Source: The Independent

Familiar Faces Facing Off?

by Kitty Merrill

January 16, 2013

Glossy campaign brochures could feature familiar faces next fall if two veteran pols do, indeed, face off in the race for East Hampton Town Supervisor. The names Cantwell and Schneiderman are already being bandied about in political circles. Both have a history of public service and served on the town board dais in the past.

This week Larry Cantwell, a Democrat, and Jay Schneiderman, an Independence Party member, affirmed they are seriously considering runs for the town’s top spot.

Last fall Cantwell announced plans to retire from his position as East Hampton Village Administrator. He held the post for some 30 years, with stints on both the town board and the town planning board, not to mention a failed bid for supervisor in 1981, along the way.

When he made his announcement in October, Cantwell told local media that he wasn’t retiring for the purpose of running for office. At the time he expressed doubts about a desire to enter the local political fray.

But this week local Democratic Party leader Jeanne Frankl admitted party members have been “absolutely” pushing to recruit Cantwell. The one-time lawmaker said Monday that community members had consistently approached him with an eye toward persuading him to run.

Will he?

“On any given day, I can answer that question in different ways,” he said. “I’m seriously considering it. I’ve talked to a lot of different people about it, and a lot of people have been coming up to me asking me to run, but at this point I’m certainly not making a final decision.”

Asked why he’d contemplate a run, Cantwell replied, “This is going to sound real corny, but I love this place. It’s been my life and I feel I have a lot more to give.”

The “giving” for Cantwell began decades ago when he was the first Democrat in over 40 years elected bay constable. At the tender age of 25, he was, in 1975, the town’s youngest-ever elected official. Cantwell went on to win a seat on the town board, serving from 1977 to 1982. In ’81 he ran unsuccessfully for supervisor against Republican Mary Fallon. The following year, Cantwell resigned from the town board to take the post with the village.

During the late 90s Cantwell was appointed to the planning board by then-supervisor Cathy Lester. Interestingly, his reappointment was blocked, amidst criticism, by the Republican majority on the town board helmed by then-supervisor Jay Schneiderman.

For more than a year Schneiderman, now a county legislator serving in his fifth, two-year term has been an unofficial town supervisor designee. On Sunday, he confirmed plans to screen for the position in the coming weeks . . . with all three local parties, the Democrats, the Republicans and the Independence Party.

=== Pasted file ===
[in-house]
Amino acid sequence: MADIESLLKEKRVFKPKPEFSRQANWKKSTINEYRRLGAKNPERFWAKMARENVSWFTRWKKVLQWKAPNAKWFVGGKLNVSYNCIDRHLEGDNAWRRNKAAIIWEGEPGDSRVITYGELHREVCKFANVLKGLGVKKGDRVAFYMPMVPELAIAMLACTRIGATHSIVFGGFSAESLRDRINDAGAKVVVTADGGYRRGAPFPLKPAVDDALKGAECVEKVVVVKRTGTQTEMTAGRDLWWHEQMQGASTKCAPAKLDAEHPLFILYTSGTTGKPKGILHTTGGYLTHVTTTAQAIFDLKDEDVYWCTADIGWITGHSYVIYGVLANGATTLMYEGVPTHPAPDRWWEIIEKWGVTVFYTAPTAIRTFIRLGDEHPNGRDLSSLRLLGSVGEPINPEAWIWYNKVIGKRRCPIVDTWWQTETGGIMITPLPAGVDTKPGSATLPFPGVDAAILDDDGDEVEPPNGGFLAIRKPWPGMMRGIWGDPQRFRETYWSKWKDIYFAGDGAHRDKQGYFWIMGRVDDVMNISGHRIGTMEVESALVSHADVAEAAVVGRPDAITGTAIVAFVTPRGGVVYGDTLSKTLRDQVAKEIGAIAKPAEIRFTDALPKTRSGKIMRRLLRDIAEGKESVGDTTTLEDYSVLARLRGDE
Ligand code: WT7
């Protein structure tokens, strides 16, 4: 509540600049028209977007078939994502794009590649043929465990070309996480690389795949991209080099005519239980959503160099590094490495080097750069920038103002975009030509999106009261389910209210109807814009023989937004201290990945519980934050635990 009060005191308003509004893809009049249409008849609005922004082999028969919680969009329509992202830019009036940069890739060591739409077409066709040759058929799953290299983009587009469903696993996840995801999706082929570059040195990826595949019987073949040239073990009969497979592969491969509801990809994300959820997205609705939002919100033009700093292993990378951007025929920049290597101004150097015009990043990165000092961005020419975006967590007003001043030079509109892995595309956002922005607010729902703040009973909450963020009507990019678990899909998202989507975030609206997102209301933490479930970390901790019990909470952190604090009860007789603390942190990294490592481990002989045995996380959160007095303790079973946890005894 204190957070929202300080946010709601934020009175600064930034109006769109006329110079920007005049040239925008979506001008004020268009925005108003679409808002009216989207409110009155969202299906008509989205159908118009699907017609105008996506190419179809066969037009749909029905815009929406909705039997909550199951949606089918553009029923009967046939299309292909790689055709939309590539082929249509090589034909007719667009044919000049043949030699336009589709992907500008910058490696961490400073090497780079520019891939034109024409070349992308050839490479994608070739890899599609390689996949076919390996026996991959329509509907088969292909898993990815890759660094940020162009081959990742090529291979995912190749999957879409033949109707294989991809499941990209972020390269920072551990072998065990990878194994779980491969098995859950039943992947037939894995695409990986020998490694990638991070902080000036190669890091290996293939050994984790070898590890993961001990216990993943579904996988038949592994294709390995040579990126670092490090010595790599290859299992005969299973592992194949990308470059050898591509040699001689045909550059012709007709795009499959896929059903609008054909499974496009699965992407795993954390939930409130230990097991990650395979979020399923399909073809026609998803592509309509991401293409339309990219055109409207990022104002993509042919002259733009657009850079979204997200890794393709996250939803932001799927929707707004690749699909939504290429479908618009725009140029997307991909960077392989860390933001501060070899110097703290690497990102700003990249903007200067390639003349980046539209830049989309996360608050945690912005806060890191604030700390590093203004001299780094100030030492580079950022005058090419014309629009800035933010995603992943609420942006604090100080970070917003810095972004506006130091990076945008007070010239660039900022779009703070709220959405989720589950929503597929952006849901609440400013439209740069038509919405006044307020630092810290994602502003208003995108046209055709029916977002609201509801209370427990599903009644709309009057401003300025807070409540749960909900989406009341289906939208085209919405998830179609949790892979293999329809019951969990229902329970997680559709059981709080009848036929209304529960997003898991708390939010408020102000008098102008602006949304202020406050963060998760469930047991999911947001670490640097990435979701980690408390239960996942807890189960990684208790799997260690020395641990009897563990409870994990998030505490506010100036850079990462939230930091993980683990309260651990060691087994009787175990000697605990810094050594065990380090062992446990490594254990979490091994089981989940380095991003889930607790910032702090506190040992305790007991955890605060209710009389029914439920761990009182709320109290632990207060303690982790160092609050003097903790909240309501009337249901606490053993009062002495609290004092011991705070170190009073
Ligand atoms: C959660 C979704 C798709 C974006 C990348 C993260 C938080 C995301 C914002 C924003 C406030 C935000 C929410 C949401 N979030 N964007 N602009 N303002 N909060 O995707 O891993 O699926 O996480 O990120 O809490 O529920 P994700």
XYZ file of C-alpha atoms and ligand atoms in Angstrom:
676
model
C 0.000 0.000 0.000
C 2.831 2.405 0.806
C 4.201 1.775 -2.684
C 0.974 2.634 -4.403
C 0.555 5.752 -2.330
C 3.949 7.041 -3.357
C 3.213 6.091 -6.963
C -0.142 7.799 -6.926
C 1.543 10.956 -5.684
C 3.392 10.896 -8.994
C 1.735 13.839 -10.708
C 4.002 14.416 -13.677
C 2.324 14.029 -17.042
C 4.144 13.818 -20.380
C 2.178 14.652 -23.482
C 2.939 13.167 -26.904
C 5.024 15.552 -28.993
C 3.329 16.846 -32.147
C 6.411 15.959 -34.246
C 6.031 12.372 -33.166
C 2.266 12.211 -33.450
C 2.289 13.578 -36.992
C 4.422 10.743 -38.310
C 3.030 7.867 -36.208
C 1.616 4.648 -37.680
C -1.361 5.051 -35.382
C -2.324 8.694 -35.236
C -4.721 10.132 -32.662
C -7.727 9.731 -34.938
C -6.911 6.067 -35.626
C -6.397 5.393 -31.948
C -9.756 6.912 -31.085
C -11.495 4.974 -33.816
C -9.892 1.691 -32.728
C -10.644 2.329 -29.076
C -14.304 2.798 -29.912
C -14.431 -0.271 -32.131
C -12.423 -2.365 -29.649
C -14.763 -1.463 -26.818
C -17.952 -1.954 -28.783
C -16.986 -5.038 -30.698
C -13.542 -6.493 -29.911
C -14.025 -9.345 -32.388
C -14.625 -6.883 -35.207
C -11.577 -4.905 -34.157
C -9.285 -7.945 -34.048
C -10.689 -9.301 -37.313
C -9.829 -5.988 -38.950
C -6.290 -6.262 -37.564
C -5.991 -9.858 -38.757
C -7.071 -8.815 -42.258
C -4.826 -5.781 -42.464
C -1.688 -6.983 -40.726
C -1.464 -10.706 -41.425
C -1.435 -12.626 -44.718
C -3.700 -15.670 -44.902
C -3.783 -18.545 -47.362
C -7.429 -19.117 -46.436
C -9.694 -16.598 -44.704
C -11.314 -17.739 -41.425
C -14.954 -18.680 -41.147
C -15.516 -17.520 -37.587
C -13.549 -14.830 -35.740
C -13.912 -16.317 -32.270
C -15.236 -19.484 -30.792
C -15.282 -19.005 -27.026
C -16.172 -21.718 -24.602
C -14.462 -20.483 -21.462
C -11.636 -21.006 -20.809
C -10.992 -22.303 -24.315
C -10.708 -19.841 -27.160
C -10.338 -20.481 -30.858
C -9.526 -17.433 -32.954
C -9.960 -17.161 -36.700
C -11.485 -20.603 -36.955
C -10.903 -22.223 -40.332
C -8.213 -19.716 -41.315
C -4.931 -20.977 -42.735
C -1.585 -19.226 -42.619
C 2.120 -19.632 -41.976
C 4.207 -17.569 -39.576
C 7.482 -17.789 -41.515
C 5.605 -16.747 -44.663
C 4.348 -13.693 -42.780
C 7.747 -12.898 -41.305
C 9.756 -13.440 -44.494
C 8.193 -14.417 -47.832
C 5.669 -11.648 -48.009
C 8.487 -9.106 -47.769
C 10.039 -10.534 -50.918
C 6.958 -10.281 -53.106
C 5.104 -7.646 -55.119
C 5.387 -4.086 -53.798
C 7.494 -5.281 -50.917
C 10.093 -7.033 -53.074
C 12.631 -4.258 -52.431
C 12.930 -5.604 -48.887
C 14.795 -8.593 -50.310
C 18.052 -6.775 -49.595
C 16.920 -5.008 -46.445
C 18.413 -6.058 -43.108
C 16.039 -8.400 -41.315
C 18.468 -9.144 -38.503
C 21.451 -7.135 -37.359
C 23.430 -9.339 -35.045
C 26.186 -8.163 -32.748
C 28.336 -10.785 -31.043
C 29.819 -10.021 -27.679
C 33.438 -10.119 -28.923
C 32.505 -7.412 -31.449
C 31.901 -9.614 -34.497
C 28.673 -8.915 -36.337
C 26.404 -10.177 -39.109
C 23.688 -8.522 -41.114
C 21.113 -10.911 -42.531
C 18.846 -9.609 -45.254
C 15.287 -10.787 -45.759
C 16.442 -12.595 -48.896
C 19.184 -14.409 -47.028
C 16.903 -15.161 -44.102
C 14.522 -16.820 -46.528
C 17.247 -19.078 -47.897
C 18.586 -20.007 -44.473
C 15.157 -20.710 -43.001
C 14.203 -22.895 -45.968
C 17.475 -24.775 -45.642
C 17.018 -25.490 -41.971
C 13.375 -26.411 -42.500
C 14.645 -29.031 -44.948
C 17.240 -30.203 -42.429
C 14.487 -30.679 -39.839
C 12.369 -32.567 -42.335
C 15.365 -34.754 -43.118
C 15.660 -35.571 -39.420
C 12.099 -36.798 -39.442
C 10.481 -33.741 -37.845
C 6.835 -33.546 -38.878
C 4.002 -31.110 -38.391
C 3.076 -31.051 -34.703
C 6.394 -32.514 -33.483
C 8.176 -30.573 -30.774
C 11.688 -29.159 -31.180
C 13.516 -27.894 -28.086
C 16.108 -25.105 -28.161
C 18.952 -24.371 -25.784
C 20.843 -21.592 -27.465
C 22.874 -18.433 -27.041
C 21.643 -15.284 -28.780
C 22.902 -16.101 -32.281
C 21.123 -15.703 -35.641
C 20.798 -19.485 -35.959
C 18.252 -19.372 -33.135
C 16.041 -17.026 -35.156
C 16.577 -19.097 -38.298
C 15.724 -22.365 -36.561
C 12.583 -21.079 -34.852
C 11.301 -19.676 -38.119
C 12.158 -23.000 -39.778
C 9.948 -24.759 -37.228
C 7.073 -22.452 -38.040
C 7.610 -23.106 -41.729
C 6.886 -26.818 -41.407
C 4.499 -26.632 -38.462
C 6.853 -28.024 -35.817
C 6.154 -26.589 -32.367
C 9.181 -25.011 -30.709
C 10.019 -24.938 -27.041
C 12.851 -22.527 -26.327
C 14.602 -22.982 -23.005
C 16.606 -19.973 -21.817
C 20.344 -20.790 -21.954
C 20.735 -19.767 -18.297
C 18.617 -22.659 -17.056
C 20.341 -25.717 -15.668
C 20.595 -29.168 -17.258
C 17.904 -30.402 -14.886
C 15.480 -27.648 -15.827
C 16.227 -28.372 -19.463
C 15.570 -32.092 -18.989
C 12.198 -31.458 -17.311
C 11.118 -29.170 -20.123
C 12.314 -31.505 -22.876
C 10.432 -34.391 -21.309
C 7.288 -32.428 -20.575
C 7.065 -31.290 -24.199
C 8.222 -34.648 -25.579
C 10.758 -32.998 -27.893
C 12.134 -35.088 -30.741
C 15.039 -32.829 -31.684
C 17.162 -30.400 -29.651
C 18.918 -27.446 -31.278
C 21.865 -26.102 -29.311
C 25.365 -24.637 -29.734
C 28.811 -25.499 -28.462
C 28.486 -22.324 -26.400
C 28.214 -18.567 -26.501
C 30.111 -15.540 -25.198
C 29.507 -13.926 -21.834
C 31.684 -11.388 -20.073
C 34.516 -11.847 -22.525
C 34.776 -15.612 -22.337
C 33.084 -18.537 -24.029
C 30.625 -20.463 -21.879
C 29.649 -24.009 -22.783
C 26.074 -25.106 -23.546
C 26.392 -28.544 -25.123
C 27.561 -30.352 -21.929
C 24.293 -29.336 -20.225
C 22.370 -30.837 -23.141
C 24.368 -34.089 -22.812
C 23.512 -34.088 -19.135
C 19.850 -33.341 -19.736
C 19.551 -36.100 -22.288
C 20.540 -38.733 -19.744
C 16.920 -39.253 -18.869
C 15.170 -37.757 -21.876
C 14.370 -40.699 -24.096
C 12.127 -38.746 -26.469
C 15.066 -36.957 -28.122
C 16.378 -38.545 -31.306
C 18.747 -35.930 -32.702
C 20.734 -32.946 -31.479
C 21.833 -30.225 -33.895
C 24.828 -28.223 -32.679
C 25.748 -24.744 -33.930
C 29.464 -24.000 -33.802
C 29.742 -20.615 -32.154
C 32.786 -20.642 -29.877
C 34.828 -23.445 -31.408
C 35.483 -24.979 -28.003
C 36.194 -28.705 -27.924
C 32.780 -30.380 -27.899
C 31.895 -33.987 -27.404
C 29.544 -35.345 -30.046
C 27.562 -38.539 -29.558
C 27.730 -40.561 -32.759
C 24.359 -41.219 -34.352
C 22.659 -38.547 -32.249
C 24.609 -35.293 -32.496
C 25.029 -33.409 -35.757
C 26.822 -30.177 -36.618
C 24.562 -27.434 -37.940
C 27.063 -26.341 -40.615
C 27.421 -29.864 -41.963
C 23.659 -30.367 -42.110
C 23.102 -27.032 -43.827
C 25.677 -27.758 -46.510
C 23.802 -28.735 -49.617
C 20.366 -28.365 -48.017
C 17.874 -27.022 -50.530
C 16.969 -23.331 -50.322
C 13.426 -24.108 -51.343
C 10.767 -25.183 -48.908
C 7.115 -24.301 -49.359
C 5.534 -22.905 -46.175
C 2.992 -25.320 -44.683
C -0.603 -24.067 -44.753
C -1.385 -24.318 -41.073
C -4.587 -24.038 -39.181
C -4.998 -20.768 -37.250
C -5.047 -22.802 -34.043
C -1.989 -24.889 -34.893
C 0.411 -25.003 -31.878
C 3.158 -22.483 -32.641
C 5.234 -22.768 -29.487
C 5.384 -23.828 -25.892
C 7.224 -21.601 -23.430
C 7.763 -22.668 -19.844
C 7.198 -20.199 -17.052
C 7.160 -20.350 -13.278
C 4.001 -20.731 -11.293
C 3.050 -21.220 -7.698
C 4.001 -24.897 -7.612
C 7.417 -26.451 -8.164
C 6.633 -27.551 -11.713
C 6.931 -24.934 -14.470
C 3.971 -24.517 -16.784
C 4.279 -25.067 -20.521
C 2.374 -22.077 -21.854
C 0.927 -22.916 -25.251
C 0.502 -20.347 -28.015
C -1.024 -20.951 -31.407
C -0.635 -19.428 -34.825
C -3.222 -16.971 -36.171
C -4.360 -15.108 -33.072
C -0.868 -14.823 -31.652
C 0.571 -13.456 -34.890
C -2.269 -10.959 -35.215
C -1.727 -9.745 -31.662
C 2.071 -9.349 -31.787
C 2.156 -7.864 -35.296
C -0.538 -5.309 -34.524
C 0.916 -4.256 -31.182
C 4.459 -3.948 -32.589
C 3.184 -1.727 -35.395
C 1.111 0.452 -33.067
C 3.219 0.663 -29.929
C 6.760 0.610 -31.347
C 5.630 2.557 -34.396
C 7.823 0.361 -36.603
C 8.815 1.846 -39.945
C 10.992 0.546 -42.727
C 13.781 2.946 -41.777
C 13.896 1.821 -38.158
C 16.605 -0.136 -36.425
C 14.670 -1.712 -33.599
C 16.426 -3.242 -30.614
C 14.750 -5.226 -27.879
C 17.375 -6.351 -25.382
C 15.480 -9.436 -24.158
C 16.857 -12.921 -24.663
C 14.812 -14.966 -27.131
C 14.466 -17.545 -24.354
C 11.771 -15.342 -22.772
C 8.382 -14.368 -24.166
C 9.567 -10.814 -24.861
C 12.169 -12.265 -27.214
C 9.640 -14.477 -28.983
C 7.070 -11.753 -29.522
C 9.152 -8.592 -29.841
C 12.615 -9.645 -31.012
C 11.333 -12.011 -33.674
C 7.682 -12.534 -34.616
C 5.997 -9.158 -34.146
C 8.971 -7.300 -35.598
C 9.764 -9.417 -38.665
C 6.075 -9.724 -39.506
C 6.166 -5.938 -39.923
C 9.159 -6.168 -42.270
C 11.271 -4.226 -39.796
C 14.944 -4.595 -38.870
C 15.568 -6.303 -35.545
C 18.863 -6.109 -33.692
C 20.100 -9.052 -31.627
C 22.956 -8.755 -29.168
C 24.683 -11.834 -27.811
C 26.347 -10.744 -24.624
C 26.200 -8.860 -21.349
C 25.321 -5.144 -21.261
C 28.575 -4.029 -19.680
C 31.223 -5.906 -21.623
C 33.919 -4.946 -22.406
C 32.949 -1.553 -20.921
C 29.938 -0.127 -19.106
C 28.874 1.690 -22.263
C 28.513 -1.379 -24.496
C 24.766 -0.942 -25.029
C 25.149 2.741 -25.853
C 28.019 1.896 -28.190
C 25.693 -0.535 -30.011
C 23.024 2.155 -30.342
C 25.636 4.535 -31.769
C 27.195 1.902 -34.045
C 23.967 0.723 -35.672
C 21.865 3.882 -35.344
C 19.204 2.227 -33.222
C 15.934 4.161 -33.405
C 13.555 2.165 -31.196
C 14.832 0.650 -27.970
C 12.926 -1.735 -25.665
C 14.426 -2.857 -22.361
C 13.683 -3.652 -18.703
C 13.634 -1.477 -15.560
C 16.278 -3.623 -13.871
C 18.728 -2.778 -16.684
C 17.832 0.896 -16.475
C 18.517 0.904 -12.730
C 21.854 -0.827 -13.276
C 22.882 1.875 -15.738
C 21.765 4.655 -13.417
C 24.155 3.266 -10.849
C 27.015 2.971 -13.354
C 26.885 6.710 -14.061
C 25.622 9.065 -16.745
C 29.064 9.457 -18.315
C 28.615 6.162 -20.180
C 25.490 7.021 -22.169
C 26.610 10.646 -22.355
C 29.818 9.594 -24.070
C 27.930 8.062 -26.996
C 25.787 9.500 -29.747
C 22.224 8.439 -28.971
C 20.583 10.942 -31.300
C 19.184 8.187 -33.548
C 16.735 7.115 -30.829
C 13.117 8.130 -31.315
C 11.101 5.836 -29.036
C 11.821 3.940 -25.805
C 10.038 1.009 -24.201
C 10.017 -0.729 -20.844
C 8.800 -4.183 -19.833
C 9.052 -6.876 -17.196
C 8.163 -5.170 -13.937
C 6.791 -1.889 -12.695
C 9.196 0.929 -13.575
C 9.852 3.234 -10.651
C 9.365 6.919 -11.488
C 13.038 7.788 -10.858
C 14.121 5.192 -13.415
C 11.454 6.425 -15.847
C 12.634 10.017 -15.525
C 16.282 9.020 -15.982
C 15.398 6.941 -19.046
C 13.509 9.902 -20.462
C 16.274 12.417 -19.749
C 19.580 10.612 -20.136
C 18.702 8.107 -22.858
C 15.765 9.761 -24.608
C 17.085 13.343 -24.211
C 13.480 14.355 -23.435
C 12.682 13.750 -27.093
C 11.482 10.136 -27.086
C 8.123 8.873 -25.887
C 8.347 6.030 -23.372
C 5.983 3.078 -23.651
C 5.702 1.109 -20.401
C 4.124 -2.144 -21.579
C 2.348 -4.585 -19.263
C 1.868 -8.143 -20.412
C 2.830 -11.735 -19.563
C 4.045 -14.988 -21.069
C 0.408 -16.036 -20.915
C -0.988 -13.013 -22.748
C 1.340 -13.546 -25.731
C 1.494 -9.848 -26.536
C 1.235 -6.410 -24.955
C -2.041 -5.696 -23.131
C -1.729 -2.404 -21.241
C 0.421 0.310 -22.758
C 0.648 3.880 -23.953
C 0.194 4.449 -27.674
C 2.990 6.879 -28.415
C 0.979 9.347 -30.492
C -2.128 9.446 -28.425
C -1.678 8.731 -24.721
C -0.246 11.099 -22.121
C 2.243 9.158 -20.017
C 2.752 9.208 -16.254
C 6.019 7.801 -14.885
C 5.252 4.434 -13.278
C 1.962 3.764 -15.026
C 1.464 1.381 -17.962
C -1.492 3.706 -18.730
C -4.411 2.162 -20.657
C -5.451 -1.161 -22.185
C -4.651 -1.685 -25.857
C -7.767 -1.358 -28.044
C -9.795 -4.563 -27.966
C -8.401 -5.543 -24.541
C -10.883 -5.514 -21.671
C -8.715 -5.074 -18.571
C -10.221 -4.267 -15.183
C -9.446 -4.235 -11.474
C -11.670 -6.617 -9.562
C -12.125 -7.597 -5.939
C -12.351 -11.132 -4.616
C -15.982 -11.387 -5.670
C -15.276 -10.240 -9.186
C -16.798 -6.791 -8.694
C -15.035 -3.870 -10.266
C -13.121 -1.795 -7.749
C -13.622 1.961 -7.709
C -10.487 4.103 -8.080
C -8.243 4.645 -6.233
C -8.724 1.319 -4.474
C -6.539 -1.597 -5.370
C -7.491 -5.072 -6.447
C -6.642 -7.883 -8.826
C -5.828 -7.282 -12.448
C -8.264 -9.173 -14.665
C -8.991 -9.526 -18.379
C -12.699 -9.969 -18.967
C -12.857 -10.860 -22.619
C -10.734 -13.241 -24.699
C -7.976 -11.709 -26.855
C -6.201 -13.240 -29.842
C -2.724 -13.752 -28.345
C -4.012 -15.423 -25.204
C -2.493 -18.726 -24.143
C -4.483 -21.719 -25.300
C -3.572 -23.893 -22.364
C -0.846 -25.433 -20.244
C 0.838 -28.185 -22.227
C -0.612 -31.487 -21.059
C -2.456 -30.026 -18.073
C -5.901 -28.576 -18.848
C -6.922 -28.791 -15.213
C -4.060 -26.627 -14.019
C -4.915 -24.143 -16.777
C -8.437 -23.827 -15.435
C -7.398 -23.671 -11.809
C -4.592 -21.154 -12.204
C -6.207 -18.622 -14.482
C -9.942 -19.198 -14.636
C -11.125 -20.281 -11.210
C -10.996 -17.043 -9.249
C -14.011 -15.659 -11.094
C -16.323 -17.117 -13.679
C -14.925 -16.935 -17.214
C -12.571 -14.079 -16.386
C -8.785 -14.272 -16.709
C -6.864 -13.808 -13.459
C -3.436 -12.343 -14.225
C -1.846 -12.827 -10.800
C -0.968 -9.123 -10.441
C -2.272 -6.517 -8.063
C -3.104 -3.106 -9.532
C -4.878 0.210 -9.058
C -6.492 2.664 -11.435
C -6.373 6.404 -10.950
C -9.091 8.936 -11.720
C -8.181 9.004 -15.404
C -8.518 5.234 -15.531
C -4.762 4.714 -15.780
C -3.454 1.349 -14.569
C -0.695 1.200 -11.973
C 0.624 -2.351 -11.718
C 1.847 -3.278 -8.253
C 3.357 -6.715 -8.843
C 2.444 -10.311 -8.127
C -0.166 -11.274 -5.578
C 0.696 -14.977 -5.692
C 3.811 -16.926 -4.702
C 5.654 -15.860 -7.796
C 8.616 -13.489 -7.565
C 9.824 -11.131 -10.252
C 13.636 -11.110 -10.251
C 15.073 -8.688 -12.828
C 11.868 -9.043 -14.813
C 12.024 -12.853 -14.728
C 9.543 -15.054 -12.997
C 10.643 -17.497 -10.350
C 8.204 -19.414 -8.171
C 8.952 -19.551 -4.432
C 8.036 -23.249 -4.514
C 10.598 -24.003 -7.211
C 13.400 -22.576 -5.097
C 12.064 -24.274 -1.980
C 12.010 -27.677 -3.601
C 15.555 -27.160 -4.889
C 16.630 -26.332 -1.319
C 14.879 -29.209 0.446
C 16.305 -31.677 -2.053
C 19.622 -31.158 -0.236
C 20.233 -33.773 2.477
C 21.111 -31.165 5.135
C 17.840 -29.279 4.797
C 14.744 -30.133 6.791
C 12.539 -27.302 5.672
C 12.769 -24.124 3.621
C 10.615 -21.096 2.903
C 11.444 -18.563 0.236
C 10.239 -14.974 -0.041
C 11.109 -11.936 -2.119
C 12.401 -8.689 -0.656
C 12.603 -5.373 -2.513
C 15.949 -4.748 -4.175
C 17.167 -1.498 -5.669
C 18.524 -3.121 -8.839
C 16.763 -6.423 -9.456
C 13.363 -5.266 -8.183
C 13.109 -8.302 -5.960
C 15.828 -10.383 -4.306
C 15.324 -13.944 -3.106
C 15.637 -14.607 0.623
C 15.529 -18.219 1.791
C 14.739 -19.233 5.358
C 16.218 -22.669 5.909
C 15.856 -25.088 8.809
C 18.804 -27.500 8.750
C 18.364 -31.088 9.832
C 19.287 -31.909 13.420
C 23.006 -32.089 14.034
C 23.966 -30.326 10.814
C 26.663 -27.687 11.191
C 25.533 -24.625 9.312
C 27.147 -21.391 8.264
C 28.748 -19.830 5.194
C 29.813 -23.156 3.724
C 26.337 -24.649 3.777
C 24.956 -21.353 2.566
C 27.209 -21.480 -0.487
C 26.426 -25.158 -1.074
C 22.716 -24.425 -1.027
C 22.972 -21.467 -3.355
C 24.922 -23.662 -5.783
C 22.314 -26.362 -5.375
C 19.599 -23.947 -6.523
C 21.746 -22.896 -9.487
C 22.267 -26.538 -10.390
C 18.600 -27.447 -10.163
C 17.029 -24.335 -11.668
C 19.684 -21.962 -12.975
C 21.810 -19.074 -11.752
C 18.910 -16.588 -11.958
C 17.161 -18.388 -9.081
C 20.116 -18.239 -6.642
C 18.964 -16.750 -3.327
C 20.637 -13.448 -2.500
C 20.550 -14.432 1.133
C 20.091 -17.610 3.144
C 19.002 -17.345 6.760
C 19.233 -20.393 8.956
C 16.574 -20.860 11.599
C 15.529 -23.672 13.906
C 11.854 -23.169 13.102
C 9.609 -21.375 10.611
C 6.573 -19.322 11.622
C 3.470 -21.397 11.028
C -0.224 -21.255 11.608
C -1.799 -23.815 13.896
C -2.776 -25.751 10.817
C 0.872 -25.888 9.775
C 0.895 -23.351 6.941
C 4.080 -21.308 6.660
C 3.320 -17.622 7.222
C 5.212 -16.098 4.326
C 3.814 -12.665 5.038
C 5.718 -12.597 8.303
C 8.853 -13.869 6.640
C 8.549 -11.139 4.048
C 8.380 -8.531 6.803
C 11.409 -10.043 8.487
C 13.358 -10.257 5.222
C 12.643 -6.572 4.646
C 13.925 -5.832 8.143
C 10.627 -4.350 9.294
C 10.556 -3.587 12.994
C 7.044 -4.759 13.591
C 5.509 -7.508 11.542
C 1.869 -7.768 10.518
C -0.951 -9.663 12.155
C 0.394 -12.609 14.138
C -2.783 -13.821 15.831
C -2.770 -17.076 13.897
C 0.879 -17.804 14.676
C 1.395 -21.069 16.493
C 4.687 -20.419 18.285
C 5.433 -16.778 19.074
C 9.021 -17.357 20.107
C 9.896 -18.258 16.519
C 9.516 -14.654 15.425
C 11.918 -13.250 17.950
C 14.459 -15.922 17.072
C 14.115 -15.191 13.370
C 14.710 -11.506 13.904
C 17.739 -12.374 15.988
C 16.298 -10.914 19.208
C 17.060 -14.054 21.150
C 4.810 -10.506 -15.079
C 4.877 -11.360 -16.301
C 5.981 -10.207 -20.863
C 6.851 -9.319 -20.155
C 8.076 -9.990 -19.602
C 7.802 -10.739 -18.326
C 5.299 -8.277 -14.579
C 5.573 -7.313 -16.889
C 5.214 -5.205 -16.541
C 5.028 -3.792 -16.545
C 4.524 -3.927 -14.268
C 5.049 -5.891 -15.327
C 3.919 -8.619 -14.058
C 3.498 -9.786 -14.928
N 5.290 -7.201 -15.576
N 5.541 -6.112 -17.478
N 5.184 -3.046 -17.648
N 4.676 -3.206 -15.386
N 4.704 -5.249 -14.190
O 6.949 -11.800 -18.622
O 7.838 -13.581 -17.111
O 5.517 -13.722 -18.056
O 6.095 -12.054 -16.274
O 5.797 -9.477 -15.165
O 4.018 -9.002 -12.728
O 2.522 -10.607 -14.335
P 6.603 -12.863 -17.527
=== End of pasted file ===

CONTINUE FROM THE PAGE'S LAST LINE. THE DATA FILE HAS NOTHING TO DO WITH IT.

Pick a major party and Schneiderman’s been alternately endorsed or opposed by it. He ran for supervisor in 1999 and re-election in 2001 on the Republican ticket. In 2003, he unseated Democrat George Guldi for a spot on the county legislature, again running on the Republican line.

From there, political lines began to blur. He registered as a member of the Independence Party, following the lead of State Assemblyman Fred Thiele, and garnering no small measure of ire from the GOP, especially locally.

But all was soon forgiven and Schneiderman ended up receiving a three-way cross endorsement for a subsequent re-election bid. Most recently, he ran for another term on the Democratic ticket, with the Independence Party line secured once again. (The Indies have endorsed Schneiderman every time he’s run for office.)

The Democrats plan to hold their screenings in February, Frankl reported. To the idea of Schneiderman seeking her party’s nomination, she said, “Everybody’s welcome to screen, it’s a democratic process.”

While Schneiderman maintains positive working relationships with county Dems -- he caucuses with them in Hauppauge -- locally it seems Democratic loyalists have never forgiven him for unseating Cathy Lester and wresting away the town board majority in 1999.

“I see myself as somewhere in the center, and that suits me well,” he said, speaking of political allegiances. “I agree sometimes with the Democrats, sometimes with the Republicans and sometimes with neither of them. I’m more about the issues than a party agenda.”

County legislators serve under term limit mandates, Schneiderman could run one last time this fall, but said this week, “I feel like I’ve accomplished a lot of what I set out to accomplish as a legislator. I feel like I may be more needed here in East Hampton. This is where my heart is.”

Like Cantwell, Schneiderman reported overwhelming support from a diverse array of community members. “It’s been very flattering, so many people, from all sides of the political spectrum, have asked me to come back,” he said.

If successful, Schneiderman wouldn’t be the first town supervisor to leave, then come back. Judith Hope, who was elected in 1973, left in 1976 to work with Governor Hugh Carey. She returned in’83 and won a re-election bid in 1985. At certain points Cantwell served alongside her on the town board dais.

Town GOP Committee chair Kurt Kappel did not immediately return a call for comment. Although he has declined to comment definitively, insiders say Supervisor Bill Wilkinson won’t seek re-election. He did not respond to an email request for a statement.